|Posted by email@example.com on September 30, 2011 at 5:55 PM|
Aren't garnets those wonderful deep-red gemstones you often find in antique jewelry? Well yes, to a certain extent, a deep, warm red indeed being the color most frequently found in garnets. Sadly, however, far too few people are aware that the world of the garnets is far more colorful than that. Spectacular finds, especially in Africa, have enhanced the traditional image of the garnet with a surprising number of hues - even if red does continue to be its principal colour. Thanks to their rich color spectrum, garnets today can quite happily keep pace with changes of style and the color trends of fashion. And thanks to the new finds,there is a reliable supply. So in fact this gemstone group in particular is onewhich gives new impetus to the world of jewelry today.
By the term 'garnet', the specialist understands a group of more than ten different gemstones of similar chemical composition. It is true to say that red is the color most often encountered, but the garnet also exists in various shades of green, a tender to intense yellow, a fiery orange and some fine earth-colored nuances. The only color it cannot offer is blue. Garnets are much sought-after and much worked gemstones - the more so because today it is not only the classical gemstone colors red and green which are so highly esteemed, but also the fine hues in between.Furthermore, the world of the garnets is also rich in rarities such as sta rgarnets and stones whose color changes depending on whether they are seen indaylight or artificial light.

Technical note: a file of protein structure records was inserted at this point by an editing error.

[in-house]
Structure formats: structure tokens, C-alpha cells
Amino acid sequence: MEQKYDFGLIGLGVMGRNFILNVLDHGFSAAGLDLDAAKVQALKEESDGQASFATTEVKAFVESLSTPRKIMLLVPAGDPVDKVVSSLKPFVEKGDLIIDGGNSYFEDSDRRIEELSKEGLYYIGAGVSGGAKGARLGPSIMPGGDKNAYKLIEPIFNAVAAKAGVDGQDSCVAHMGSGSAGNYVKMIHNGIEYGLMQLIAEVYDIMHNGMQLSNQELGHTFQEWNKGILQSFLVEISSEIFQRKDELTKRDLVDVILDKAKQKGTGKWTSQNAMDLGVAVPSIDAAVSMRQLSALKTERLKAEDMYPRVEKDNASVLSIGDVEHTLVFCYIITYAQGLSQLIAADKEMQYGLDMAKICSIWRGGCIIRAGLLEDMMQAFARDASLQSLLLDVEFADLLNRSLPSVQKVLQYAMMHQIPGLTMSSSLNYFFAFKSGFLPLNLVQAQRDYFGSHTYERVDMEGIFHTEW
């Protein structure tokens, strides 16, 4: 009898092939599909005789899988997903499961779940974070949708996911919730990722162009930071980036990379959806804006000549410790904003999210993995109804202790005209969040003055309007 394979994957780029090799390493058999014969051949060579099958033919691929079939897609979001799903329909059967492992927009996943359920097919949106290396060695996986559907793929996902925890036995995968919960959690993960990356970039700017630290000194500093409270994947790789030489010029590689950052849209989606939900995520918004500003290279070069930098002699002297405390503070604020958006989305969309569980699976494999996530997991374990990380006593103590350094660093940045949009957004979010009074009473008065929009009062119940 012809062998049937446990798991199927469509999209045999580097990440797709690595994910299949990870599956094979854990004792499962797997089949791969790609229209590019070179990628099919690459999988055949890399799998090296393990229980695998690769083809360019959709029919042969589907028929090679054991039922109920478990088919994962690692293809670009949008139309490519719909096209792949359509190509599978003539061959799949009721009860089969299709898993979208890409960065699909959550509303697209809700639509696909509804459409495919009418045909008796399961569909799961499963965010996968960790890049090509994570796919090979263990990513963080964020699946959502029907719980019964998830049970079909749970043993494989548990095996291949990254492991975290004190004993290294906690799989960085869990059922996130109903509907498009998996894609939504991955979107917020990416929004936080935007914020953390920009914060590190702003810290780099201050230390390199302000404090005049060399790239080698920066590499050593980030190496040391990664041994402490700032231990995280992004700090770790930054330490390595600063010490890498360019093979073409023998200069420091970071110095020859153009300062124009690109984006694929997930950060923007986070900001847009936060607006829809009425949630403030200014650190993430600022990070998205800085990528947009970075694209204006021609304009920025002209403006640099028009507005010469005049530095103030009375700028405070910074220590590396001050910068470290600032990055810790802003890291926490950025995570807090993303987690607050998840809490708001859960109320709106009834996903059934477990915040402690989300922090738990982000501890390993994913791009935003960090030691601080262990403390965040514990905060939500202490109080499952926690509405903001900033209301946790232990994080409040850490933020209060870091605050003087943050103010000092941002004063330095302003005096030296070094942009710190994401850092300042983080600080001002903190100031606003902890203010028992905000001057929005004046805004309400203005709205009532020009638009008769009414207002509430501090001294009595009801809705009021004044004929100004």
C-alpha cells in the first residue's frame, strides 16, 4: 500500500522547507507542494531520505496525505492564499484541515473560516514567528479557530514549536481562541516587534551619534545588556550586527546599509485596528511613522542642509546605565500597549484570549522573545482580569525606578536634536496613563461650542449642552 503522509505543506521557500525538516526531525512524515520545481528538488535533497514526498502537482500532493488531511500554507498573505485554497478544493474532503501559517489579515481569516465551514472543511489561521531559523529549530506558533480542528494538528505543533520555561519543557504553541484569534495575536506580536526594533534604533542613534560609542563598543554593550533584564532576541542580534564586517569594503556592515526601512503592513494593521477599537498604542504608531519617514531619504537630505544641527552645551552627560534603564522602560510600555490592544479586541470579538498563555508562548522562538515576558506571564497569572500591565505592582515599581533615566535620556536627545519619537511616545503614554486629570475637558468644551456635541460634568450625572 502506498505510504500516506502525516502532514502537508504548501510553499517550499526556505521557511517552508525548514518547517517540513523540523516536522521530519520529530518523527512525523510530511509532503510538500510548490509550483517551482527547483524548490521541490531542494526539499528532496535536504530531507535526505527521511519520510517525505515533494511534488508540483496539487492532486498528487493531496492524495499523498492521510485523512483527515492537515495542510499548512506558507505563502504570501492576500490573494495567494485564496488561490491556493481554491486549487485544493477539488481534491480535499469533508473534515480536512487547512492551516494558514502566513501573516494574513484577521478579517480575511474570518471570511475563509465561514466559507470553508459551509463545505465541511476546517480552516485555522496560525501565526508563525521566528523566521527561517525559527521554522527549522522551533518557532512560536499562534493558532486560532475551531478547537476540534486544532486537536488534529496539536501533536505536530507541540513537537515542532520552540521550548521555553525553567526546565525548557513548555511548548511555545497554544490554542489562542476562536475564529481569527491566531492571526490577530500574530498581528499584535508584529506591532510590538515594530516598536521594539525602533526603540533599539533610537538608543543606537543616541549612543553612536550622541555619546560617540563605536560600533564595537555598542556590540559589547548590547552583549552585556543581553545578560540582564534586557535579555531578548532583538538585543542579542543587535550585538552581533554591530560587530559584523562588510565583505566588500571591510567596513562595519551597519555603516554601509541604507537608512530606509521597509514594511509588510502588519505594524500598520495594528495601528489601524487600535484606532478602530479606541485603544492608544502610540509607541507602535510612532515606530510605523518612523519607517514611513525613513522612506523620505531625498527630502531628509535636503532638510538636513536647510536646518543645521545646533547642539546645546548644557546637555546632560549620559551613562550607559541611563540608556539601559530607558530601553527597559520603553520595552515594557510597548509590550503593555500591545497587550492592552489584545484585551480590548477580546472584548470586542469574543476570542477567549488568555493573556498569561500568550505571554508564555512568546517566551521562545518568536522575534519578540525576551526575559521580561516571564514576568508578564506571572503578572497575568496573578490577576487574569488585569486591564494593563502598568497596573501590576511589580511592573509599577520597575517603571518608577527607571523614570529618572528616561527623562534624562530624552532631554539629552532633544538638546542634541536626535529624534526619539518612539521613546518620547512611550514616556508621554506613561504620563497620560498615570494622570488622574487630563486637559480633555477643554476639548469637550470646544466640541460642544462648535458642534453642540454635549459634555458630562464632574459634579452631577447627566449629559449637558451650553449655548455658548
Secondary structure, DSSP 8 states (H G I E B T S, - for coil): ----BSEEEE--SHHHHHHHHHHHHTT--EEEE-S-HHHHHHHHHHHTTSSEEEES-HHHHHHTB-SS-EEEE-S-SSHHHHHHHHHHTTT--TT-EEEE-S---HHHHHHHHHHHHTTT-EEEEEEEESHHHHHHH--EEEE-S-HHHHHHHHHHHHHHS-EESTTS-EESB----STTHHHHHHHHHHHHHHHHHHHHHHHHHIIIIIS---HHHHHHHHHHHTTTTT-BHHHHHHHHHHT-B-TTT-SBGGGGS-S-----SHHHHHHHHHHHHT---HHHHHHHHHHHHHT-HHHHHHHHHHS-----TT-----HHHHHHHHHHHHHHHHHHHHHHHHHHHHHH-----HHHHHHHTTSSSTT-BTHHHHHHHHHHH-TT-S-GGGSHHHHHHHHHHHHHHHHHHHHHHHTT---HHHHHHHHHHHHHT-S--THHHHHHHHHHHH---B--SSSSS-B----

And what else is there that distinguishes this gemstone group from the others? Well, first of all there isits good hardness of 7 to 7.5 on the Mohs scale. With a few minor exceptions itapplies to all the members of the garnet group, and it is the reason for theexcellent wearing qualities of these gemstones. Garnets are relatively insensitive and uncomplicated to work with. The only thing they really don'tlike is being knocked about or subjected to improper heat treatment. A further plus is their high refractive index, the cause of the garnet's great brilliance. The shape of the raw crystals is also interesting. Garnet means something like 'the grainy one', coming from the Latin 'granum', for grain.This makes reference not only to the typical roundish shape of the crystals,but also to the color of the red garnet, which often puts one in mind of the seeds of a ripe pomegranate. In the Middle Ages, the red garnet was also called the 'carbuncle stone'. And even today, fantasy names like Arizona ruby, Arizona spinel, Montana ruby or New Mexico ruby are still rife in the trade.
Not only do garnets have many colors; they also have many names: almandine, andradite, demantoid,grossularite, hessonite, pyrope, rhodolite, tsavorite, spessartine, anduvarovite, to quote but a few. But let us restrict ourselves to the mos i mportant and begin with the red garnets. First, there is the fiery red pyrope.Its spirited red, often with a slight brownish nuance, was a gemstone color much in demand in the 18th and 19th centuries. Garnets from a find in thenorth-eastern part of the former kingdom of Bohemia - small stones of awonderful hue - were world-famous at that time. In Europe, they were workedinto jewelry a good deal, especially in the Victorian period. That genuine Bohemian garnet jewelry was traditionally set with a large number of small stones, which were close to one another like the seeds of a pomegranate, with their red sparkle. And today too, garnets are still found in former Czechoslovakia and set close together according to the old tradition, the attractiveness of classical garnet jewellery thus consisting mainly in the beauty of the gemstones.
The larger central stones of the typical 'rosettes' are also mostly of garnet, though they belong to adifferent category. For the 'almandines', named after Alabanda, an ancientcity, have a chemical composition that differs somewhat from that of thepyrope. And why, one might ask, are they used as central stones? That's quite simple: because Nature has created the pyrope almost exclusively in small sizes, whilst allowing the almandine to grow in rather larger crystals.